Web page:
Cool and sunny days in October are perfect for settling the garden down for winter and it’s often possible to prepare for spring at the same time.
In the vegetable garden, October is perfect timing for planting garlic and also shallots. Both are supremely hardy and can withstand the worst our winters throw at them.
Winter mulching is useful with parsnips and leeks because it makes digging easier during winter freezes, although mulching isn’t the greatest idea with shallots.
This is because slugs lay eggs under nice, warm winter mulch that then hatch in spring to find a banquet of tasty shallot sprouts all around them. Slugs avoid garlic but they love eating shallot leaves.
This is also the last call to harvest any remaining tomatoes. Green tomatoes ripen nicely on windowsills where they get dealt with quickly because they’re in plain view. It’s also possible to cut tomato plants at ground level and hang them up in a carport, shed or basement where they can be picked as they redden.
If you have ended up with a few inedible green potatoes, you can save them to plant next spring. An alternative is to pop them back in the garden in fall where many survive the winter and produce an extra harvest. It’s best to scatter plantings because voles and other pests love eating their way underneath a straight line of edibles.
Fall cleanup always brings masses of leaves, overage annuals and vegetable leavings. Most are perfect for composting. It’s best to create alternate layers of green material and dried material such as leaves.
Being careful about what you put in the compost saves much grief later. Invasive plants such as couch grass, white morning glory, horsetail and mint should be sent to commercial composting where higher heats neutralize their troublesome aspects but retain their food value. The same is true of seeded weeds.
Once leaves have fallen and stems are bare, it becomes easy to prune black currents, gooseberries and cut out any fruited and weak canes of June-bearing raspberries. Fall-fruiting raspberries such as Tulameen can be cut to the ground.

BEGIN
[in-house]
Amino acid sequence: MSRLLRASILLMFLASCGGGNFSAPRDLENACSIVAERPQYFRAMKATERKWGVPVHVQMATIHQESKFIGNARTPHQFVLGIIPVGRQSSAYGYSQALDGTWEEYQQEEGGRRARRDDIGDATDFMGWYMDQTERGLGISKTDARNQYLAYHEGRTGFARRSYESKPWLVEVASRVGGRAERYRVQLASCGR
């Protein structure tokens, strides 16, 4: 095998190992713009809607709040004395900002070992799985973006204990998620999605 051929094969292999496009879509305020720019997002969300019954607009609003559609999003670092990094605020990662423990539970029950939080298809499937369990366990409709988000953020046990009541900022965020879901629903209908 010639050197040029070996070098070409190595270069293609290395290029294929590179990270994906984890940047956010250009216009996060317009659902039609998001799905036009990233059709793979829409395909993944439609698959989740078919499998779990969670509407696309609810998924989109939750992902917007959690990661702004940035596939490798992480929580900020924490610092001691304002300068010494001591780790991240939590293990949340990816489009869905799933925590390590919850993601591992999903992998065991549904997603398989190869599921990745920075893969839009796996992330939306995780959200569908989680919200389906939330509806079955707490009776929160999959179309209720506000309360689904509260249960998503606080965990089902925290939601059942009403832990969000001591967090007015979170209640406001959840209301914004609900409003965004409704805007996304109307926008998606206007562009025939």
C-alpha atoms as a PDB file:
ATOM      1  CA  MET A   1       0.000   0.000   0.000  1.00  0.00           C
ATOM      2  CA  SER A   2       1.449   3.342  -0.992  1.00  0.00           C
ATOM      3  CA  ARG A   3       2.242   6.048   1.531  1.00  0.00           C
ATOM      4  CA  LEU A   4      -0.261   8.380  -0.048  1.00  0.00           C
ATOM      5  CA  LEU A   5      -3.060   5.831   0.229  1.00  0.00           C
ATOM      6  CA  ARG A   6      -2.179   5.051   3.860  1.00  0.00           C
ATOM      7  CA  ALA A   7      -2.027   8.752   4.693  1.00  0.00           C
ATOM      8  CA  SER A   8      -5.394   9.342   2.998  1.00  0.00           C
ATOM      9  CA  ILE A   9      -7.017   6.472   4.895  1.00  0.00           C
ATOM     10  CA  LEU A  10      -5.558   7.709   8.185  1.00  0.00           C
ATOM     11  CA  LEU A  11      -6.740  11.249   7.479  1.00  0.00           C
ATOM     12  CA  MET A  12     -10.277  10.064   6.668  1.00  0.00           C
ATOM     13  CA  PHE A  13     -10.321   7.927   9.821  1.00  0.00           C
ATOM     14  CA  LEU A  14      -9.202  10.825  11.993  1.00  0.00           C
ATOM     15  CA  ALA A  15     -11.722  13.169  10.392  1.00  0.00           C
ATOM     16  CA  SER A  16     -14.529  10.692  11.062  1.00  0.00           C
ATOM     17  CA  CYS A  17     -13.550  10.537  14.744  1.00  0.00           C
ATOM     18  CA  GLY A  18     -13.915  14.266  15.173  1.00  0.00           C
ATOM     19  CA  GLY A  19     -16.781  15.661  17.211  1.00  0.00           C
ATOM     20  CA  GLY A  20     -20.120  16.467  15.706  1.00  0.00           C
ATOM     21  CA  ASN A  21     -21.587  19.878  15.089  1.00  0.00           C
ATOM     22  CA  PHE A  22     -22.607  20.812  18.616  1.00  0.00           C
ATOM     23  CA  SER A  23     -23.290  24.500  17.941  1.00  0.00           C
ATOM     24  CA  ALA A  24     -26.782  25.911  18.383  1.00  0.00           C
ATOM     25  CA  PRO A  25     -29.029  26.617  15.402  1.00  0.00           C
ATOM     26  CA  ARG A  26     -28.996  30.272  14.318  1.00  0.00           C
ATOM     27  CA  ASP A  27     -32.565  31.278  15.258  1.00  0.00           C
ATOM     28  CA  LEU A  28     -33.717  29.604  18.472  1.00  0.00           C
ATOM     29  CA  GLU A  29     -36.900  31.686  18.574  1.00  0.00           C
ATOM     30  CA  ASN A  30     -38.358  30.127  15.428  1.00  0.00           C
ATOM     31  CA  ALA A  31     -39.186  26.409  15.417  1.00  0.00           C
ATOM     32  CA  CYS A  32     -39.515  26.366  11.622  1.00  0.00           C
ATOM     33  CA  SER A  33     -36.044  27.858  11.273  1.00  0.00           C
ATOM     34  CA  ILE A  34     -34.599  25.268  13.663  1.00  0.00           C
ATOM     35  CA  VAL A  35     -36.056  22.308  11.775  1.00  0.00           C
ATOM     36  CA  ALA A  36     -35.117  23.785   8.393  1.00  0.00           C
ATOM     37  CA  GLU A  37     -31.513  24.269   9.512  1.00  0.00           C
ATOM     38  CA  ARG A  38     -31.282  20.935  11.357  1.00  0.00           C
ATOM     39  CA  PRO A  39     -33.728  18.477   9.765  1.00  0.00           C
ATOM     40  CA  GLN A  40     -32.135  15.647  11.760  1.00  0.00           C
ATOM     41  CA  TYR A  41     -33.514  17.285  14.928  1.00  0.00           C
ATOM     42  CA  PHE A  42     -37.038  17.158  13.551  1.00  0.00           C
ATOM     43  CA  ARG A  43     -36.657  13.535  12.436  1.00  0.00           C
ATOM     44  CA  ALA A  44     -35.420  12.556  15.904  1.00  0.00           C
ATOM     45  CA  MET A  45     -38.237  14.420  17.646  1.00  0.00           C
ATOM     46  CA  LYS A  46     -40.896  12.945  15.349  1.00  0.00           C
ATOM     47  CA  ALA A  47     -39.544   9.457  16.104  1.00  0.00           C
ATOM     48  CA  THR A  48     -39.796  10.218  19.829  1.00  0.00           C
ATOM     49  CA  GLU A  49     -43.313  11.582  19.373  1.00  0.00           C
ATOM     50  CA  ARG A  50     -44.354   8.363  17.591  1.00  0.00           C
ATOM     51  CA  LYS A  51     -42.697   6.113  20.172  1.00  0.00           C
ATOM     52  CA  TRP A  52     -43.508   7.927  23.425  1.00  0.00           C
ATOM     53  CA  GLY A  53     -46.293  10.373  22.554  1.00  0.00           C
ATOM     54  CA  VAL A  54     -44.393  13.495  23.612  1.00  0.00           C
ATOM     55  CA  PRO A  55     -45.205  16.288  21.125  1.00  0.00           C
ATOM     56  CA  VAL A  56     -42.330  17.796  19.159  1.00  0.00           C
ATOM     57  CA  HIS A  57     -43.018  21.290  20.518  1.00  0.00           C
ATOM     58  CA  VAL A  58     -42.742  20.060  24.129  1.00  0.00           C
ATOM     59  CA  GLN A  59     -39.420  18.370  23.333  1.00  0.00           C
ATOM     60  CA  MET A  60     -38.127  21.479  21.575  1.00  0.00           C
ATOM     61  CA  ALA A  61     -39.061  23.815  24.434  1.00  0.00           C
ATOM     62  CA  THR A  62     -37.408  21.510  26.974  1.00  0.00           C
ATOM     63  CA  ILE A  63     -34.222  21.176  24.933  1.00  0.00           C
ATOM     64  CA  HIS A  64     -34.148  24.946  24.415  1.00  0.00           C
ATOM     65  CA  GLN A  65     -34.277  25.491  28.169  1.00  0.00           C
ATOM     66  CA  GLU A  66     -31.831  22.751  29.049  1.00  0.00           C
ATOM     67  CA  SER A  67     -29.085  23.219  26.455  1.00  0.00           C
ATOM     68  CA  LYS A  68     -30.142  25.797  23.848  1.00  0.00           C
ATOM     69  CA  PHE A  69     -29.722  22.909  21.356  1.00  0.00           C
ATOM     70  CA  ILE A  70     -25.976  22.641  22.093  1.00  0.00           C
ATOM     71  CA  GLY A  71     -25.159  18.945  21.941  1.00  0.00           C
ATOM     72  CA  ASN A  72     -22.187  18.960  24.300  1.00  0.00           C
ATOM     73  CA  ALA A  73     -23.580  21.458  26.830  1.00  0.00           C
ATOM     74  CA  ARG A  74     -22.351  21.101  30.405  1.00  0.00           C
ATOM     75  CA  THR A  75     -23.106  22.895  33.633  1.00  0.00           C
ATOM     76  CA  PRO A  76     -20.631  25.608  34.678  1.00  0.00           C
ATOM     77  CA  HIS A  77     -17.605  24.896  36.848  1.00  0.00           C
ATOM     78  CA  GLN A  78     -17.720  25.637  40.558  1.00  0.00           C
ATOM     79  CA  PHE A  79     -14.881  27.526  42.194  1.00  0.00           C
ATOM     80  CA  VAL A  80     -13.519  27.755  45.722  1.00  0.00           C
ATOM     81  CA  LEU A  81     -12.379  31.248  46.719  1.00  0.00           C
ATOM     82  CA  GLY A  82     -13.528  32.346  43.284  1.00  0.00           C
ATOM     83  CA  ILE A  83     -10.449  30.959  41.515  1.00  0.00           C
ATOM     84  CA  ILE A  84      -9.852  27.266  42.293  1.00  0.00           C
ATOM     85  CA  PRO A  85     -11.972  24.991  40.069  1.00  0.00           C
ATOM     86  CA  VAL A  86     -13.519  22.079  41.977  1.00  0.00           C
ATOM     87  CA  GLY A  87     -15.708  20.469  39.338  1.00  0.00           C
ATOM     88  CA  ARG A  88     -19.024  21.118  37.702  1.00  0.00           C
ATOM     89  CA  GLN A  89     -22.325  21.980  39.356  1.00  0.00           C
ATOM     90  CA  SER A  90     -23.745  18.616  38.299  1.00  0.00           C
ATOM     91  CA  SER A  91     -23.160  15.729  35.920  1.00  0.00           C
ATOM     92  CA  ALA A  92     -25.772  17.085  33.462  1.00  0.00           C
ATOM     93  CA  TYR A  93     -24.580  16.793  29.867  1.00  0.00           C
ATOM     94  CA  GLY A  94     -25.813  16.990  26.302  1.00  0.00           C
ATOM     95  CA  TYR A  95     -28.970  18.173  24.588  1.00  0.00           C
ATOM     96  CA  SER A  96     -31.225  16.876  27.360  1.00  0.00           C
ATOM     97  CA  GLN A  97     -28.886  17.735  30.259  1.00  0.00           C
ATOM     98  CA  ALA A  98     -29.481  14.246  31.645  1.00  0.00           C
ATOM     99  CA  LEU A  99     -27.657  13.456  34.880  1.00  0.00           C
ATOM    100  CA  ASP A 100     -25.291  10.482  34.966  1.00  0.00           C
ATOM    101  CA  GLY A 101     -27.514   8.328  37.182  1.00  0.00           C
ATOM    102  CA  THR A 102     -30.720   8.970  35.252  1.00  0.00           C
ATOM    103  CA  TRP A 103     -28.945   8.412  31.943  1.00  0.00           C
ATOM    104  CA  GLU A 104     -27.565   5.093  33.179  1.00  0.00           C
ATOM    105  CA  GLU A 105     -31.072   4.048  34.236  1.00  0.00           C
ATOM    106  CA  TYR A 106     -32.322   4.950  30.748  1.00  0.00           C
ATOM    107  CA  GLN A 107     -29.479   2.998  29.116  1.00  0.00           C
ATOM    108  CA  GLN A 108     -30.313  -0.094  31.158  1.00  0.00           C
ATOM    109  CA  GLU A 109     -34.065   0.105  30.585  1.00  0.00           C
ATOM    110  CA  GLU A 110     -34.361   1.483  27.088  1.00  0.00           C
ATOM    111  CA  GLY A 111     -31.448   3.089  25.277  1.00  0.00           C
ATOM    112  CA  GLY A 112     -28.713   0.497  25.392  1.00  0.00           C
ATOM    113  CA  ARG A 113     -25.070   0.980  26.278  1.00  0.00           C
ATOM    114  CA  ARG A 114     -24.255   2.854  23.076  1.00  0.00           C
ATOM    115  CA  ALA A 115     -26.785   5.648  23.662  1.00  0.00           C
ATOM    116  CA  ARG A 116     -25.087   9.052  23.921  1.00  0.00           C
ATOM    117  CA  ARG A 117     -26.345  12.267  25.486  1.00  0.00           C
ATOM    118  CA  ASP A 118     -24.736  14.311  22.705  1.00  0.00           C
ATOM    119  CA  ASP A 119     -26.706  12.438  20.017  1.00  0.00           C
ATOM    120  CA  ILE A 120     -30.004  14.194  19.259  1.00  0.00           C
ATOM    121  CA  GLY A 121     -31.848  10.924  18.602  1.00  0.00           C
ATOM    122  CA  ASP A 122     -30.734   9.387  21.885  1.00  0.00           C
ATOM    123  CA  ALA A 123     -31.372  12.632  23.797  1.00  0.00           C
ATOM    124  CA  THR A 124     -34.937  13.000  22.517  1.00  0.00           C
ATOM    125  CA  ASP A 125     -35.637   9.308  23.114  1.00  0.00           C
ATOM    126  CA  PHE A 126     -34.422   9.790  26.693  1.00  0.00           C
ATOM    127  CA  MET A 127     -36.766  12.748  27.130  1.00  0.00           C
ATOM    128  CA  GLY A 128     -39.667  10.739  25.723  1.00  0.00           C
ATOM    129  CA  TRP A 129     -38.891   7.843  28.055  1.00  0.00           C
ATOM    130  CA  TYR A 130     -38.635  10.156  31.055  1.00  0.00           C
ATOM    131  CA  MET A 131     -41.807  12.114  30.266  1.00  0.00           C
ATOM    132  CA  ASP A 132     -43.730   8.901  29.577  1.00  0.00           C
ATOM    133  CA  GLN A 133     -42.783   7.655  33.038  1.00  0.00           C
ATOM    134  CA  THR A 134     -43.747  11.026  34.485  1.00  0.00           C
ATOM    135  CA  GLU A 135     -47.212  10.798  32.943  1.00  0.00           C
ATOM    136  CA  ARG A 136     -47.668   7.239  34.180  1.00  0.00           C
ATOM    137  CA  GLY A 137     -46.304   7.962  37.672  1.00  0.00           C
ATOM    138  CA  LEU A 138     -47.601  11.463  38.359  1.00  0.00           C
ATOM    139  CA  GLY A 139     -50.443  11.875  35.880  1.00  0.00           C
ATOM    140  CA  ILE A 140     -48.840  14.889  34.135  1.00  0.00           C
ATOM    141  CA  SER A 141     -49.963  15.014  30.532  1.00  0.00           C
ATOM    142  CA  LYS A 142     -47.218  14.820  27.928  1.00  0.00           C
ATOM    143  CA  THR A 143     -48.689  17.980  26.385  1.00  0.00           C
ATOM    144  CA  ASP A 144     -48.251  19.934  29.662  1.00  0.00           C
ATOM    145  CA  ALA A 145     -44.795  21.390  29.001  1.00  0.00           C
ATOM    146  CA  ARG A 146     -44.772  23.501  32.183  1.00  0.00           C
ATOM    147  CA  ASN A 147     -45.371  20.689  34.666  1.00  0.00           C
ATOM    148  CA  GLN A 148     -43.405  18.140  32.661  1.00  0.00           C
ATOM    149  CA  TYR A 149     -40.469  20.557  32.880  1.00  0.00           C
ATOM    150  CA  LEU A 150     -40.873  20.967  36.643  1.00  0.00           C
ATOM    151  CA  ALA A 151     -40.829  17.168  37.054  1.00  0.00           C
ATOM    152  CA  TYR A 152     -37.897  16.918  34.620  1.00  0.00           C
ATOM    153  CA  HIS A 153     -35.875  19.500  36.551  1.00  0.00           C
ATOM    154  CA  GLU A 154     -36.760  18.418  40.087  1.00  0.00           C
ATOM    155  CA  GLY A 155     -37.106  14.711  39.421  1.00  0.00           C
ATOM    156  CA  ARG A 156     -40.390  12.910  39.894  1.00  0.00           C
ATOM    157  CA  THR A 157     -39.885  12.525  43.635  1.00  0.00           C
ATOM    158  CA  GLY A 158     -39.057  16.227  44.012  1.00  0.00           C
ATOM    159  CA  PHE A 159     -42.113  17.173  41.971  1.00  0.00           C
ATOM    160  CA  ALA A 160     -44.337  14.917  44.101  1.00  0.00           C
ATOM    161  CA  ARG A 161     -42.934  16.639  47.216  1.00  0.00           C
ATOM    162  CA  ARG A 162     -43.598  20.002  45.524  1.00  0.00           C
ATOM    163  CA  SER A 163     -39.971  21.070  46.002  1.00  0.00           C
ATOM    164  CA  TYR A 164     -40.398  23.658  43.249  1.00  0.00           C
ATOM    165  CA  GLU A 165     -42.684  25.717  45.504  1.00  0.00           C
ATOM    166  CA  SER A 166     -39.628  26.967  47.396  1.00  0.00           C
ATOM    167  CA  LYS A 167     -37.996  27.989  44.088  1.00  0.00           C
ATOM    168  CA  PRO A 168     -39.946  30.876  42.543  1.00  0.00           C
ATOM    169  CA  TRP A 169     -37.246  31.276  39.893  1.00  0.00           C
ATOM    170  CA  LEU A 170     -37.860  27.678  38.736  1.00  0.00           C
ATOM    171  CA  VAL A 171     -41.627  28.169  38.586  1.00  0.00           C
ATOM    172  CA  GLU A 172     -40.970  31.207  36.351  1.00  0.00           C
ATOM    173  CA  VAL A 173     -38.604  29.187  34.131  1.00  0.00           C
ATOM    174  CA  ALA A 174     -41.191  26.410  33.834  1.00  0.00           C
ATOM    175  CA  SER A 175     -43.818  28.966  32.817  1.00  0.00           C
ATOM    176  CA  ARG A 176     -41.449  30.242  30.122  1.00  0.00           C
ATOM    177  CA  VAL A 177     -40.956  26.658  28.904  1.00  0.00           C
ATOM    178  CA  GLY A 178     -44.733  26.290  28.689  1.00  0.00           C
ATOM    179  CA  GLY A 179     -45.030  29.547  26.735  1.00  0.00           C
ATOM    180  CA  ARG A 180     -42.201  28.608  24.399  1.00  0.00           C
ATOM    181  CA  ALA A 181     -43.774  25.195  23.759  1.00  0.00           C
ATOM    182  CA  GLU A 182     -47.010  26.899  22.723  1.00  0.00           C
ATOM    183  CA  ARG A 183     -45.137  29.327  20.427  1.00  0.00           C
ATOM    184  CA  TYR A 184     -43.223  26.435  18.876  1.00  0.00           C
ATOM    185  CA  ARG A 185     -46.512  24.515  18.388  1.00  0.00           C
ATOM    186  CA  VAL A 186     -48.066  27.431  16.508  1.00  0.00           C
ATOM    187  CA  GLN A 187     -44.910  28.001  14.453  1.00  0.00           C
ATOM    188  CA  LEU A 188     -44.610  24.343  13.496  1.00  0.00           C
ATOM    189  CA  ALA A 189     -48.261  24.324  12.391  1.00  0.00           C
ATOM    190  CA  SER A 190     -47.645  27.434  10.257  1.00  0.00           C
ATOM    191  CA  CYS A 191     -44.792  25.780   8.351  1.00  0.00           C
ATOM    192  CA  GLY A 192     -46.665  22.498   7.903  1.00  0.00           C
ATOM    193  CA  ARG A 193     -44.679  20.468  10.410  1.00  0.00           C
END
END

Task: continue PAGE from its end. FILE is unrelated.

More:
Once deciduous shrubs drop their leaves, it’s useful to check whether suckers are erupting from the rootstock. Suckering can happen with most grafted trees and shrubs but witch-hazel and contorted hazel need watching more than most because it’s so tempting to remove a few branches for winter decoration indoors.
Unfortunately, this stimulates the rootstock to produce some disappointing-looking suckers. All contorted hazel suckers are straight. Witch-hazel suckers produce very small yellow fall flowers almost hidden by yellow leaves. Suckers should be pulled off (you may need pliers to get a good grip) so that the dormant buds that produce them are removed.
In the flower garden, October is the time to lift and store begonias, dahlias, fuchsias and geraniums. It’s not too late to grow on fuchsia and geranium cuttings.
Once fall rains begin, it’s also the best time to take hardwood cuttings. These can include black currants, red currants, forsythia, buddleia, roses and some viburnums including the lovely winter-flowering Viburnum bodnantense.
Just select a branch a foot or so long, remove any leaves that will be covered and thrust the branch into the soil. Rooting hormone is optional. Nature usually does the watering for you.
Anne Marrison is happy to answer garden questions. Send them to her via firstname.lastname@example.org